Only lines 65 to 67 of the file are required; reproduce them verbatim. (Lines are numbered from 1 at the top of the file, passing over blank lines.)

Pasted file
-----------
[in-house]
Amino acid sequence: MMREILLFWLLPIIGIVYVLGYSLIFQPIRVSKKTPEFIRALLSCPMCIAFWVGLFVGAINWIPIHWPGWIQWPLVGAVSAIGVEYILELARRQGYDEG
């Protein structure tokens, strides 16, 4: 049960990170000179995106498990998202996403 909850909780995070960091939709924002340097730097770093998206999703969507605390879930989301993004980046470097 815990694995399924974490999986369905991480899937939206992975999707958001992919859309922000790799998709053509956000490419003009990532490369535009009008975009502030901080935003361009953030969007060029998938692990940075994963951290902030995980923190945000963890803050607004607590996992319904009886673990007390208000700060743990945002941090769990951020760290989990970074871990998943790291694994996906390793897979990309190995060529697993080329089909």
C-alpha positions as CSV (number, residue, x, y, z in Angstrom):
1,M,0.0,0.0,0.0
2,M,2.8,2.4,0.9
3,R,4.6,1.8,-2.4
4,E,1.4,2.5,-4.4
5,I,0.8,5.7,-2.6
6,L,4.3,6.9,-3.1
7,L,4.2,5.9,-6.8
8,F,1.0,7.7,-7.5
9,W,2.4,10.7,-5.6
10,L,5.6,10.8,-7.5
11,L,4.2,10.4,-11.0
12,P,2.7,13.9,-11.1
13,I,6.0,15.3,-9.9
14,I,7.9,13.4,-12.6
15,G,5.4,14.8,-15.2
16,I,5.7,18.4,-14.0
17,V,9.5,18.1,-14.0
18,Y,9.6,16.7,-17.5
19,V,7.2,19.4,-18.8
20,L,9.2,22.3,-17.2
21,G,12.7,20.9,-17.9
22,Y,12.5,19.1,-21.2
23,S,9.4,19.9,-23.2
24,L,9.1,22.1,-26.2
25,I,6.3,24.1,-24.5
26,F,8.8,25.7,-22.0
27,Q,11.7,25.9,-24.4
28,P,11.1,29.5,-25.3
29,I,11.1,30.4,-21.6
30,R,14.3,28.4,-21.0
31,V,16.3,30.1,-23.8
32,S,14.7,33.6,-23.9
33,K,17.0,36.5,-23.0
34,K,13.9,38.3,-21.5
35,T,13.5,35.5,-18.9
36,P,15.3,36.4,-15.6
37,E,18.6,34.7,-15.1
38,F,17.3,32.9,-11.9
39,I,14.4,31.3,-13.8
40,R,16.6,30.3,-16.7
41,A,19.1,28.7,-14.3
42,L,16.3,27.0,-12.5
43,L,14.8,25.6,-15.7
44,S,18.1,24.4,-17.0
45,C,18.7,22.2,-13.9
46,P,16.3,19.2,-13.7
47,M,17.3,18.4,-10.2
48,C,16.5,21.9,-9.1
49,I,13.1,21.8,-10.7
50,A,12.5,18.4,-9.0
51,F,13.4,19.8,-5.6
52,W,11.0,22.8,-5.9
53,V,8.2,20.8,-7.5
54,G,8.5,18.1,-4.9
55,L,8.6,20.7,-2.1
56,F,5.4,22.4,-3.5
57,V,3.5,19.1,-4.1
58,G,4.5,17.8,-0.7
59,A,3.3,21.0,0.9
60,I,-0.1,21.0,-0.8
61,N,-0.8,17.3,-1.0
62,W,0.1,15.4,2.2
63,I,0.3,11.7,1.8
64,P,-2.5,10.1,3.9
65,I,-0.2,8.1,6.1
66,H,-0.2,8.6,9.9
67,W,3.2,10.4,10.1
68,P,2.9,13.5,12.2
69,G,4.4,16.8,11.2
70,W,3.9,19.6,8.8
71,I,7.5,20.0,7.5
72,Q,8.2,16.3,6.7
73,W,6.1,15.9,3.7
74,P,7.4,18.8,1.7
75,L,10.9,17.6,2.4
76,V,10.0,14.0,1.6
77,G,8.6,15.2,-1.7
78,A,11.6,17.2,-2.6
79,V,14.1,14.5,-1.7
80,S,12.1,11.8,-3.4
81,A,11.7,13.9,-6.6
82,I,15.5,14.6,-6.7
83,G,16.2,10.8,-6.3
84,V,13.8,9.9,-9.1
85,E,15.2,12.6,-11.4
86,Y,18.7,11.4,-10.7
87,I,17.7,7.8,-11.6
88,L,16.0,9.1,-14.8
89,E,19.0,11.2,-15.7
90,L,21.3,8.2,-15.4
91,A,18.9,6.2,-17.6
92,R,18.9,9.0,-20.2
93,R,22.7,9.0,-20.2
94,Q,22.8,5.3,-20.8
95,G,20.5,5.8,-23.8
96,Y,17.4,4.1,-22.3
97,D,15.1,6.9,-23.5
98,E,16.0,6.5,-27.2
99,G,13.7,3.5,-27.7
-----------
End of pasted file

61,N,-0.8,17.3,-1.0
62,W,0.1,15.4,2.2
63,I,0.3,11.7,1.8